As the population ages and more intense home-health care needs are required, two New Jersey firms announced Thursday they are making changes to prepare for the upcoming influx of patients.
Moorestown-based Bayada Home Health Care, formerly called Bayada Nurses, updated its name to reflect the varied home-health care professionals it employs, including occupational therapists, social workers and speech pathologists.
“The industry is maturing and providing the broader range of services to give people and families alternatives to institutional facility-based care in the whole spectrum, from support services to very highly skilled nurses and even medical care now,” said Mark Baiada, founder and president of Bayada Home Health Care.
Bayada operates in 24 states, including a recent acquisition of a care team with a presence on all of the Hawaiian Islands, and employs more than 17,000 people in a multidisciplinary effort to coordinate care.
“Coordinating the care in the home — I think hospitals have a hard enough time doing it in one building — we have to do it all over the neighborhood, so to speak,” Baiada said. “Part of the challenge of making home care a viable alternative is to coordinate the different services so they’re there when the client needs them. It’s something we’ve been working on for 37 years.”
Baiada said in order to prepare for the “tsunami” of baby boomers reaching the age when in-home care is more needed, the company is looking to continue hiring staff and increase education of current employees in providing mission-based care.
In Hackensack, Freedom Home Healthcare, formerly Freedom Eldercare, is expanding its geographical footprint through three targeted acquisitions. The firm announced Thursday the addition of home-care agencies in Marlton, Gibbsboro and Elkins Park, Pa., in order to reach the entire state and add nursing and pediatric care to the roster of services.
Barbara London, senior vice president of Freedom, said the company had reached its peak in delivering in-home care to senior patients in the northern part of the state, and decided nearly three years ago to use organic growth, as well as mergers and acquisitions to expand the company’s platforms and footprint.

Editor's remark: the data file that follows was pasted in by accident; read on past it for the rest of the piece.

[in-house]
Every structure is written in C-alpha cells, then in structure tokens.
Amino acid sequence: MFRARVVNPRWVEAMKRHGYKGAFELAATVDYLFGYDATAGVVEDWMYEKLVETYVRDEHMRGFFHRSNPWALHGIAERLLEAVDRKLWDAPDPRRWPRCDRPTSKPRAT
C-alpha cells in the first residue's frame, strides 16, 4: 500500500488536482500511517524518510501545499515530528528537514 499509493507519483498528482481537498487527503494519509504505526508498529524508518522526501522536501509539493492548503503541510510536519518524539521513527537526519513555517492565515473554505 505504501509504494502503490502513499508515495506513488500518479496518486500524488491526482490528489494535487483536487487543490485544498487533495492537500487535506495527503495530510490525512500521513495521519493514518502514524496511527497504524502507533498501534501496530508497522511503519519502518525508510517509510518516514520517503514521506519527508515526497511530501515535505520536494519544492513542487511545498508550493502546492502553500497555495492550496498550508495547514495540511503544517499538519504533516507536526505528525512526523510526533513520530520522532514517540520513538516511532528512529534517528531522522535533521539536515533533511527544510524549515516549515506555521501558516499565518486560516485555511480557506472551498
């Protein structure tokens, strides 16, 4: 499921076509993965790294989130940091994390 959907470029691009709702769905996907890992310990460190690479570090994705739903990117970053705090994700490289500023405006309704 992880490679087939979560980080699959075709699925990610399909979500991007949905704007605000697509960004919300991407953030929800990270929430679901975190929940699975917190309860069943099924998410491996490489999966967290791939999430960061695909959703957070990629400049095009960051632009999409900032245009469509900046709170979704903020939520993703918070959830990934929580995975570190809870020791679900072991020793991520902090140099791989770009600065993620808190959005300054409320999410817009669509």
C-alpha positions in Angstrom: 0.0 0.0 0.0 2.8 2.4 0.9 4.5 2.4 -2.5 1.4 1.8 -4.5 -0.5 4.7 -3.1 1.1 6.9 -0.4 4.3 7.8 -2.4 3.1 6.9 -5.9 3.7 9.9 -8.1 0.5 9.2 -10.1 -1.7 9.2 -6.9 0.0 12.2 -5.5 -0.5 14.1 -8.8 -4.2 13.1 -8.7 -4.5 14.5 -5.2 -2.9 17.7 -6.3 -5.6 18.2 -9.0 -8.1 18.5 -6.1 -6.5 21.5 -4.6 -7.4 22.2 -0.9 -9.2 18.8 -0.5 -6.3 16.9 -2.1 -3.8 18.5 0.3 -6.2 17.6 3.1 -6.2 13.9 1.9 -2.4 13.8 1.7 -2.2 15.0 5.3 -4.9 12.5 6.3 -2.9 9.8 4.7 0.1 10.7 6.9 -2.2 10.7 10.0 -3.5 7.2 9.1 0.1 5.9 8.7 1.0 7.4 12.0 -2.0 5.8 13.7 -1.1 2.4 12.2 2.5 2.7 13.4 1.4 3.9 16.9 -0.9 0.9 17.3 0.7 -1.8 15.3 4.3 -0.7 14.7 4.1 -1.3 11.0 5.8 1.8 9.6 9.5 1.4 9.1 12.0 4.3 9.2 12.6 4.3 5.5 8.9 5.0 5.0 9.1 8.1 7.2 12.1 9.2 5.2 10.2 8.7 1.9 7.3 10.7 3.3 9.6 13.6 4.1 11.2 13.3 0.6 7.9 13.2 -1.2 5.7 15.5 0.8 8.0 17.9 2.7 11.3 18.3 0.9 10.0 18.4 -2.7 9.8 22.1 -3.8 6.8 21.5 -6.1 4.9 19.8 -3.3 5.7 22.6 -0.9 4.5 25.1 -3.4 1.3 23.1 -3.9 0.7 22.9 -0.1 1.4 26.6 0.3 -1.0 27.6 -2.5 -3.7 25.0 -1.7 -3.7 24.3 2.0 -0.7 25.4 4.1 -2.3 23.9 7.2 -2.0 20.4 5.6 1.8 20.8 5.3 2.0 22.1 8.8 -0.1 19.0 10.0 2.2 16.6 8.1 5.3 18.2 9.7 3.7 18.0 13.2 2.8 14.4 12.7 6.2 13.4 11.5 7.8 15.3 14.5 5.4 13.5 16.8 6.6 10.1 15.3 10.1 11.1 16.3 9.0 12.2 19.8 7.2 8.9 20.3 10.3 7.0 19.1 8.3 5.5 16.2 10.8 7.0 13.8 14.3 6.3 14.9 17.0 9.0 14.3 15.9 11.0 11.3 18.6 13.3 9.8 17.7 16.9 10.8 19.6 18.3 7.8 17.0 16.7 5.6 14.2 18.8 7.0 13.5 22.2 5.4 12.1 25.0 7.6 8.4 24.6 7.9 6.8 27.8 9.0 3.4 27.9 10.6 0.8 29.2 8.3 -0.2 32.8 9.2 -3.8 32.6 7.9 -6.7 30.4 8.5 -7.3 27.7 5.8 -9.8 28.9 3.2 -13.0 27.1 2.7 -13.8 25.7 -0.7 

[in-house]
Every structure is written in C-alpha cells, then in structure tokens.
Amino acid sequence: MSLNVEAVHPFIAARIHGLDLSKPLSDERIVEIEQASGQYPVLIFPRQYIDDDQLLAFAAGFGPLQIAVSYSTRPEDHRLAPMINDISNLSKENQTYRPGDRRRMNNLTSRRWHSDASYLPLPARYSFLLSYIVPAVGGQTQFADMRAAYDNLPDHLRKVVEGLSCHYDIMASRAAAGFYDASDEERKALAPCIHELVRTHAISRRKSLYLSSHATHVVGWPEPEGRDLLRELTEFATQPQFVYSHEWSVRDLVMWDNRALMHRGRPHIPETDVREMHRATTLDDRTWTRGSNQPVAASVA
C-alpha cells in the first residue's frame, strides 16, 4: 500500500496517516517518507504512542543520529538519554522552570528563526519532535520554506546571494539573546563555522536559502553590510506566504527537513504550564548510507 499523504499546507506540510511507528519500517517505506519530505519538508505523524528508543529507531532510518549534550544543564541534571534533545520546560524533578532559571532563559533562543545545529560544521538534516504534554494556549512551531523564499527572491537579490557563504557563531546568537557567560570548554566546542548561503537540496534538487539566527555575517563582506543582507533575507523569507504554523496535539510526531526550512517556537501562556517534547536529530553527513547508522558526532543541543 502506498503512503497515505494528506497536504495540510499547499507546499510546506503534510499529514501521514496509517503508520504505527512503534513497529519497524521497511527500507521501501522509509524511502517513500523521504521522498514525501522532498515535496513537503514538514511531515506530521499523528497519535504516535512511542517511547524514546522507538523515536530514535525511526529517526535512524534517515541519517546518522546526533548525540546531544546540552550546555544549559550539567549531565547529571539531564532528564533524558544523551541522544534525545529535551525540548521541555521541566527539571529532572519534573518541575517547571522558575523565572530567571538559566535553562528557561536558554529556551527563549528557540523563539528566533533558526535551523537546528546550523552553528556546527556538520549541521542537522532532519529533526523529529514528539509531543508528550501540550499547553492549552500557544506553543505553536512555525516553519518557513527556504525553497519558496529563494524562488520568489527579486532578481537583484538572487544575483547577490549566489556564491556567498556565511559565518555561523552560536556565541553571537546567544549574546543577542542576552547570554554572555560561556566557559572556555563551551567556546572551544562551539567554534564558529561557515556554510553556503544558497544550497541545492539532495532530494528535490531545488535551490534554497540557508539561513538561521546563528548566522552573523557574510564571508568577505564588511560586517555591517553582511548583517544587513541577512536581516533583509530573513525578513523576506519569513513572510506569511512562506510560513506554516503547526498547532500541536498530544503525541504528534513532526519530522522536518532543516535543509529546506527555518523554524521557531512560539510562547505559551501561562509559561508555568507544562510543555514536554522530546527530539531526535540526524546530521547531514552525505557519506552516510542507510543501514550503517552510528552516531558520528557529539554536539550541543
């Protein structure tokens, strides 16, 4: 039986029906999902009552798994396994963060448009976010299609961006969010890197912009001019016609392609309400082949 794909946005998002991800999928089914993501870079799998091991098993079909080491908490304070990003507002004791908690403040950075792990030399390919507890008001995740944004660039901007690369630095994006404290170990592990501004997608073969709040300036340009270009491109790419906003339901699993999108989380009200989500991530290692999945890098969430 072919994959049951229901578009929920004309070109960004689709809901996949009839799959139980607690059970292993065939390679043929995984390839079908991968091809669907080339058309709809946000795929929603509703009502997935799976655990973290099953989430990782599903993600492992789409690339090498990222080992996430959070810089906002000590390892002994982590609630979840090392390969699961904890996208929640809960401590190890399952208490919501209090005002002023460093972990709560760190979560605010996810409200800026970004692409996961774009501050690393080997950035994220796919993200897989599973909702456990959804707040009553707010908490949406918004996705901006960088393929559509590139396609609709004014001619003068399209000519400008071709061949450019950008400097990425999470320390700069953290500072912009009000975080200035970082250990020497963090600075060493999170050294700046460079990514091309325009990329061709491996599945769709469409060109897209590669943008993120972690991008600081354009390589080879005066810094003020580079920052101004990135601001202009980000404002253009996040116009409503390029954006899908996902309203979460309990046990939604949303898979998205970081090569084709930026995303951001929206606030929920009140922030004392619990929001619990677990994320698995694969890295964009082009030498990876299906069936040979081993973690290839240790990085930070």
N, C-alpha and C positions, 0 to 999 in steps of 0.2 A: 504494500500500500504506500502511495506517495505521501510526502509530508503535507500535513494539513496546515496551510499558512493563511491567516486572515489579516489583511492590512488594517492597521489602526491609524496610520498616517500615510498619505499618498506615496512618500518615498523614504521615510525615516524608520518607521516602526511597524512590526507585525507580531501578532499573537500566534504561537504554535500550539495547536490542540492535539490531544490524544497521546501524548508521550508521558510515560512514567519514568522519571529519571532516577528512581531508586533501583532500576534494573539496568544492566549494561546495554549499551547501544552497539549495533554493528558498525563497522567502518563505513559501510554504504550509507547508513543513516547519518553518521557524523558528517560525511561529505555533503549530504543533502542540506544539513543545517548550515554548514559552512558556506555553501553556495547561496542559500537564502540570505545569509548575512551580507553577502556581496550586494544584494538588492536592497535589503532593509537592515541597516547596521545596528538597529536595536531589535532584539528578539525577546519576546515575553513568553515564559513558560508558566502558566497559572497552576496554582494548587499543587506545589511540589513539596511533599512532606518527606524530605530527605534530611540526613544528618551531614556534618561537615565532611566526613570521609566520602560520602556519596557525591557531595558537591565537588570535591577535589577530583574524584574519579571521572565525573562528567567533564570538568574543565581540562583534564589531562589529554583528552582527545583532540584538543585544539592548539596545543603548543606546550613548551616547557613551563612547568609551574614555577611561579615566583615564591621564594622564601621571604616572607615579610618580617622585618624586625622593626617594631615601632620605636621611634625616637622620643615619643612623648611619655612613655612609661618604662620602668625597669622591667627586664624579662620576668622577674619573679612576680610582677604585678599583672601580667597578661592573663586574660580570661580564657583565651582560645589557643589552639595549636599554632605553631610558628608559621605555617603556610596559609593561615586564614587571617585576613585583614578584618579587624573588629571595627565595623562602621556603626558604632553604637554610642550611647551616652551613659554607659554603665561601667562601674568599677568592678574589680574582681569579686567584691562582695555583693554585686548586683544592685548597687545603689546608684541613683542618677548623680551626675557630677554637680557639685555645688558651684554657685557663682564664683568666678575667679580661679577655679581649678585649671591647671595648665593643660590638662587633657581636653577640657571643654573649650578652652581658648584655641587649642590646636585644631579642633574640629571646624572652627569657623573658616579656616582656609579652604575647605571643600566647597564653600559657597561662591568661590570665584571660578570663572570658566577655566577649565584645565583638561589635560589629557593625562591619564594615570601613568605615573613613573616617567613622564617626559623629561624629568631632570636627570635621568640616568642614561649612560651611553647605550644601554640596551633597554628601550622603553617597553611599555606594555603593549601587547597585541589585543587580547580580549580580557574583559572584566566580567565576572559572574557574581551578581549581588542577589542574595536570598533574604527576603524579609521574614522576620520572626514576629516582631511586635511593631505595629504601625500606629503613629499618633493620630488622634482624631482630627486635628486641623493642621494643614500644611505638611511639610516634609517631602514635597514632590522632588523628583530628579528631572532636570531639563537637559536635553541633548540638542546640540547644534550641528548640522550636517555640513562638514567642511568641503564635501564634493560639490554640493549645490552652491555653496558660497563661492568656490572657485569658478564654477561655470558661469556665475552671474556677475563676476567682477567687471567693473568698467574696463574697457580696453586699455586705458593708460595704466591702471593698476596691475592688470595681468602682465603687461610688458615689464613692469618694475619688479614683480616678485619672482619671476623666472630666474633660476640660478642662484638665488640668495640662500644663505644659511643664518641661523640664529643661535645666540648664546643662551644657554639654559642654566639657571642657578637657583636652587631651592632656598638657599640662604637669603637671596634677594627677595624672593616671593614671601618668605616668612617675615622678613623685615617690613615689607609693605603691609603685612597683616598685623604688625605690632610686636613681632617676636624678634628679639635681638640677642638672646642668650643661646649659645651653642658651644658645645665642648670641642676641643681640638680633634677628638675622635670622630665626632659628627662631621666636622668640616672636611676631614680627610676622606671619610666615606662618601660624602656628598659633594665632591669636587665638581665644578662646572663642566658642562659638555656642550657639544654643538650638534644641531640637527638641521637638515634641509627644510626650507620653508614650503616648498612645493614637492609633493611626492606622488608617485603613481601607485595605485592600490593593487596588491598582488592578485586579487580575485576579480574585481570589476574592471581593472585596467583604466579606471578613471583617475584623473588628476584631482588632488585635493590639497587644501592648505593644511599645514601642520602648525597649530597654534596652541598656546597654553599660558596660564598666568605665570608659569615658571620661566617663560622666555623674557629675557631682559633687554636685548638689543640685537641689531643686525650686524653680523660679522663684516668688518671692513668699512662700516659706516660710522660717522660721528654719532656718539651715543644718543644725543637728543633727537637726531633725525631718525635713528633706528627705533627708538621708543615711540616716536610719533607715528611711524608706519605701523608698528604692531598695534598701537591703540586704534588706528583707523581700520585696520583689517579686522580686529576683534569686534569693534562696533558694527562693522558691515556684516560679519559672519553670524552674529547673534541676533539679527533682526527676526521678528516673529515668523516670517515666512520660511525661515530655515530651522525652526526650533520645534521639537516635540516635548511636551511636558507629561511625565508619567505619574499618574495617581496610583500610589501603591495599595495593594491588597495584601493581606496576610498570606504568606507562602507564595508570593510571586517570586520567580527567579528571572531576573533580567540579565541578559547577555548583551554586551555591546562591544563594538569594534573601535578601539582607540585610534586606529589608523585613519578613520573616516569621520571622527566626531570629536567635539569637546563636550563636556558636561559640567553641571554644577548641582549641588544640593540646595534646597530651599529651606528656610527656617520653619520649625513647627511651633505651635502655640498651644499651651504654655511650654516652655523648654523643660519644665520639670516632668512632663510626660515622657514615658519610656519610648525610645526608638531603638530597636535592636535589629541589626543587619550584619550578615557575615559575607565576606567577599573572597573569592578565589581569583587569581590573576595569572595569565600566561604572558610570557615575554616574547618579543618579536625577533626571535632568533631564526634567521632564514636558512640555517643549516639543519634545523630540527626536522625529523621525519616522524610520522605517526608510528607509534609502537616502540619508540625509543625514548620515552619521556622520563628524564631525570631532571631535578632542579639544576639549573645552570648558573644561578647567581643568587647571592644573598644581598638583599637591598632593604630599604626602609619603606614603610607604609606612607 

“We chose smaller companies because we felt that they would be ready for some change,” London said. “The owners had run nice small businesses, were very content, but really felt that with an infusion of energy, they could be sparked to their potential.”
The acquisitions added roughly 350 employees to Freedom, and London said they are preparing to add at least 35 more health care professionals.
London, whose career has focused on geriatric care, said one of the challenges she’s seen while expanding the company’s services is how “to talk about babies and nursing care was a clash of certain cultures and philosophies.”
London said the first 10 customers of its new nursing care service were geriatric home-care clients who needed follow-up care after hospital stays. The clients were thrilled, according to London, that care continued seamlessly without having to deal with additional professionals or agencies.
“It was something we hadn’t anticipated,” London said. “We didn’t know it would take off so quickly and dramatically.”
London said she’s concerned, but not worried, about health care reform, because the success of these acquisitions has shown her “this is only the beginning.”